Virginia Gov. Glenn Youngkin was on hand Aug. 5 to officially open the state's Mecklenburg County Middle School and High School. While there, he used the occasion to ceremonially sign legislation that will provide more than $1 billion in school construction funds for K-12 public education.
"These schools demonstrate how a community can come together not only to build a state-of-the-art facility but to invest in their children and transform their workforce," he said in his remarks. "And through the bipartisan coalition that unanimously advanced these bills, we are delivering on our commitment to support vibrant, 21st century educational environments across the Commonwealth. This is what happens when we put our students first; we're getting it done together."
House Bill 563, sponsored by Deputy Majority Leader Israel O'Quinn, R-Washington, and Senate Bill 473, put forth sponsored by Sen. Jennifer McClellan, D-Richmond, will support $400 million in grants to be distributed based on student enrollment and local needs as well as another $450 million in competitive grants for new construction, expansion and modernization projects for high-need schools in partnership with local school boards.
According to the Augusta Free Press in Waynesboro, Va., McClellan also sponsored SB 471, a $400 million loan for school construction and make added improvements to the administration of the Literary Fund Construction Loan Program.
"This shift in Virginia's approach to school construction is a big deal for school divisions across the Commonwealth, but particularly in Southwest Virginia," noted O'Quinn, who stands for the area in the state General Assembly. "Having new schools built across the state ultimately means that the real winners are students."
McClellan added, "The new School Construction Fund and enhanced Literary Fund loans will lay the groundwork to fix Virginia's crumbling school infrastructure. Our children cannot learn in crumbling schools, and Virginia's investments in school modernization cannot wait."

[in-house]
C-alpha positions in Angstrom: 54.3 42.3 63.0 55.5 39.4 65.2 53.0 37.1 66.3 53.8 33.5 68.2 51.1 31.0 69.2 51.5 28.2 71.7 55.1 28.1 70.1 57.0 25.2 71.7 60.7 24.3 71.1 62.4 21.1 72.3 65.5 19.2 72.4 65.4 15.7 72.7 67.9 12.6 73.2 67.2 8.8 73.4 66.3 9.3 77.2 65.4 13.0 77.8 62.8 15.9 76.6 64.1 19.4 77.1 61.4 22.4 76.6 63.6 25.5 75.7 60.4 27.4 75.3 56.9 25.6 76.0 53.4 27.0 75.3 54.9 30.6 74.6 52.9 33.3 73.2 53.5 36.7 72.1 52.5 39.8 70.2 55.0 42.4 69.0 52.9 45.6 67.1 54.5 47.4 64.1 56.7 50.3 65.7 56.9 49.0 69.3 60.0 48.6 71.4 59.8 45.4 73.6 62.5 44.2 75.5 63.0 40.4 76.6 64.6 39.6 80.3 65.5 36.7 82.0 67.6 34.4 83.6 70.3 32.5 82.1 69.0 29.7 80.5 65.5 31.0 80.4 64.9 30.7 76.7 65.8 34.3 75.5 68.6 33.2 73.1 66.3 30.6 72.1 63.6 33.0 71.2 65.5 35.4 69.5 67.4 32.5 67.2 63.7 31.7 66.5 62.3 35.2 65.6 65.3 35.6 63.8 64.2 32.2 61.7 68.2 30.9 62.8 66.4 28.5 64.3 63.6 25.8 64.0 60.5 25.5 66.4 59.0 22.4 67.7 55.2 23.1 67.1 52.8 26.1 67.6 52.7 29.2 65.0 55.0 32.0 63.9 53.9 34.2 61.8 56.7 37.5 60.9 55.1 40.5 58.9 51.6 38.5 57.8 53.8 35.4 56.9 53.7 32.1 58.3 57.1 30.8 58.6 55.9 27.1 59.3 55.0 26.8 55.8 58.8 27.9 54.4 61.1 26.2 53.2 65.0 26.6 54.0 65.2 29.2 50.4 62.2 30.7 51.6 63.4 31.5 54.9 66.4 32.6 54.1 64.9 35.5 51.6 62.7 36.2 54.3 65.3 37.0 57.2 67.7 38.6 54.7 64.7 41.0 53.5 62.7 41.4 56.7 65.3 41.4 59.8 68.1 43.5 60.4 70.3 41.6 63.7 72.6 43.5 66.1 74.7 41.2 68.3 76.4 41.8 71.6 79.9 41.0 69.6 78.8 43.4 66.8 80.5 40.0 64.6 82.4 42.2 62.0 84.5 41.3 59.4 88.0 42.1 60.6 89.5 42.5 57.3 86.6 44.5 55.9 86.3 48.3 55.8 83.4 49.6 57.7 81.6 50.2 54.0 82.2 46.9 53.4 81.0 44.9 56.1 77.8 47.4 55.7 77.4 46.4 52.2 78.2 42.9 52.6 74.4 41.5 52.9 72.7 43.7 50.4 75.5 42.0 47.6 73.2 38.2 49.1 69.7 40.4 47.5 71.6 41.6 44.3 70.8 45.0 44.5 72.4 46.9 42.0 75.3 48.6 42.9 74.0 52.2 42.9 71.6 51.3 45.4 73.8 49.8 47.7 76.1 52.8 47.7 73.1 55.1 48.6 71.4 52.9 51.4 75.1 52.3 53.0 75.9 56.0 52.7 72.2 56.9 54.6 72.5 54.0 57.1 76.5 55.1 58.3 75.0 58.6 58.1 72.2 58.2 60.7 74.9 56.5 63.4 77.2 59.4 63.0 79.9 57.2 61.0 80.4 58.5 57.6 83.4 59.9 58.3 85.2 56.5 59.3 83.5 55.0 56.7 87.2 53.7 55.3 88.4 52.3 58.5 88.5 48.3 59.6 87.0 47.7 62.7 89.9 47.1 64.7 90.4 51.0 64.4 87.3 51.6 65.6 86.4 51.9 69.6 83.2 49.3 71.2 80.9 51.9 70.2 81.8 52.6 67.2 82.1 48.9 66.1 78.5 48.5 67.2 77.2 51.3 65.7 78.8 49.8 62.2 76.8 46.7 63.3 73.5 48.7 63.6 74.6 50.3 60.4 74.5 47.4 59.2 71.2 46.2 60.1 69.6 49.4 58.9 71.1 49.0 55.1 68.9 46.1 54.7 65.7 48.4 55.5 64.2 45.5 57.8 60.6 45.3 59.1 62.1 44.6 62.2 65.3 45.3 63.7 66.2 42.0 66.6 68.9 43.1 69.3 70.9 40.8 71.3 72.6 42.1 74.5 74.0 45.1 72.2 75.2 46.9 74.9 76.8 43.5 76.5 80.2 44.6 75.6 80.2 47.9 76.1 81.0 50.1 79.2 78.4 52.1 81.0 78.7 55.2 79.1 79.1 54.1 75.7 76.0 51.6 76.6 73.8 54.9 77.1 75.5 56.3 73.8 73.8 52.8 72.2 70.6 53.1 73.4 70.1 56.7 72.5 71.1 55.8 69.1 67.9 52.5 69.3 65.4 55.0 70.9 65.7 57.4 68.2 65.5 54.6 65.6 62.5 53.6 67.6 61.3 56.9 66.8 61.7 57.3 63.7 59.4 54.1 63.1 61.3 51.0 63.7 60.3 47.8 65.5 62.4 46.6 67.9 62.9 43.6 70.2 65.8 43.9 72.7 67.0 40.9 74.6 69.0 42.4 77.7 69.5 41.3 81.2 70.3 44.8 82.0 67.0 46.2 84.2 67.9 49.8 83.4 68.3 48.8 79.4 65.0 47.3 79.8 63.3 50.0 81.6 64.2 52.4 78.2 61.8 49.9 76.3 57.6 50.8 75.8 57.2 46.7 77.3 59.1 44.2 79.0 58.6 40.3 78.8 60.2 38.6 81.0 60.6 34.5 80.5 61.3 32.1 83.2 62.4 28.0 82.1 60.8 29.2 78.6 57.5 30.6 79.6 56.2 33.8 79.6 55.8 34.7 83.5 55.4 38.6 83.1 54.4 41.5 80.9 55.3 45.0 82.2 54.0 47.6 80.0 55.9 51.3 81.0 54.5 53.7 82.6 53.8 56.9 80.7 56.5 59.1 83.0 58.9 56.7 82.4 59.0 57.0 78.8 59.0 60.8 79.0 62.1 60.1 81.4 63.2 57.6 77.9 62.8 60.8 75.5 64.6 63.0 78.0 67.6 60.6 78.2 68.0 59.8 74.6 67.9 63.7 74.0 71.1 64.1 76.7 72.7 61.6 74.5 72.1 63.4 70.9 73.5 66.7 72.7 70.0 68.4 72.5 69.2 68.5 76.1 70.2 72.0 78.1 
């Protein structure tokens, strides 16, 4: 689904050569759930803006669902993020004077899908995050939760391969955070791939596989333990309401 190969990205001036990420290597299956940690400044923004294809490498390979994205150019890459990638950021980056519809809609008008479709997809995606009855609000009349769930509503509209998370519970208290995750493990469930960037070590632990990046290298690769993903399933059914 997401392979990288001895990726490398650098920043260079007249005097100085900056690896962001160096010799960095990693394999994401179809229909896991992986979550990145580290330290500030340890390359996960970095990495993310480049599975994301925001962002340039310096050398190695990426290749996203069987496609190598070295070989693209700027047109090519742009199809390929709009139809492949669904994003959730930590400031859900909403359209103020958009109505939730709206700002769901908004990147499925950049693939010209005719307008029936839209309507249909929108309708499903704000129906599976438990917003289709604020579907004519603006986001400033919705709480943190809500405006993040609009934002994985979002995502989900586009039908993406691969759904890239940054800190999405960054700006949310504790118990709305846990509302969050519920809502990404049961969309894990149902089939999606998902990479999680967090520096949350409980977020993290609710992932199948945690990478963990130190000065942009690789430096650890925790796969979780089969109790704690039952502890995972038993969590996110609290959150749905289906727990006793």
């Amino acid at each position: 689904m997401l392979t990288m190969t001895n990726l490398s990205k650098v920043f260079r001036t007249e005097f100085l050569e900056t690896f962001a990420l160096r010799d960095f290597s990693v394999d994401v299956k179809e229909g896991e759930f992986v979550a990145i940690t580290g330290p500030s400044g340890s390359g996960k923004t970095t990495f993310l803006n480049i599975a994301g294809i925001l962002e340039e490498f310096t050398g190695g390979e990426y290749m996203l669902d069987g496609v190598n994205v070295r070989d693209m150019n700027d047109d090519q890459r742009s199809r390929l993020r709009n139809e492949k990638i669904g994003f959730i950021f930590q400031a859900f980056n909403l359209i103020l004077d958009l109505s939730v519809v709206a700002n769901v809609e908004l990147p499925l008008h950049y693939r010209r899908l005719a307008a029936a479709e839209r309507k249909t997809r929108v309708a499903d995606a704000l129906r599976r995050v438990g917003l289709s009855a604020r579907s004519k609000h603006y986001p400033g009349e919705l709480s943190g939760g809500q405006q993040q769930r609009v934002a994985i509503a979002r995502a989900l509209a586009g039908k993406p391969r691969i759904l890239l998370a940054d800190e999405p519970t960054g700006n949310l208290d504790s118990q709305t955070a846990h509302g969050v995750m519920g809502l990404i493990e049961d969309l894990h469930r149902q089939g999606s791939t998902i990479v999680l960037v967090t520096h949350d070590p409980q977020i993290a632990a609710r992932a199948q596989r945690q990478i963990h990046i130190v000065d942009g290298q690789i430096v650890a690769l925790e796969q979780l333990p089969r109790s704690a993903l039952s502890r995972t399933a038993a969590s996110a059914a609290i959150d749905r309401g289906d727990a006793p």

Discussion Looked for Ways to Build Lab Schools
The Free Press reported Aug. 7 that Youngkin also took part in a roundtable talk in the eastern part of the state at Southside Virginia Community College (SVCC) in Mecklenburg County to discuss lab school efforts in Southside and the needs of the region's students and economy.
"[SVCC] is thrilled to build upon its strong partnership with Mecklenburg County Public Schools through our plan to launch the first lab school in the Commonwealth's community college system under Gov. Youngkin's leadership," said Quentin R. Johnson, president of SVCC. "By allowing community colleges and higher education centers to lead lab schools, the governor and General Assembly ensured that students across the Commonwealth can benefit from these innovative options."
Participants shared their ideas on building a lab school at the Southern Virginia Higher Education Center in South Boston that will expand upon its Career Tech Academy through employability skills. The discussion also touched on expanding the Danville-based Institute for Advanced Learning and Research's GO TEC middle school career connections and exploration program.
"Yesterday's tour and roundtable demonstrated that when our public schools' partner with higher education and the private sector, an innovative academic model is developed providing our students with multiple pathways to obtain industry certifications in high-demand fields," said House Education Chairman Glenn Davis, R-Virginia Beach.
"It is clear that Virginia's lab school initiative will provide the flexibility and funding necessary to foster this type of learning environment [and give them] an opportunity to receive an education that prepares them for a 21st Century career right out of high school."
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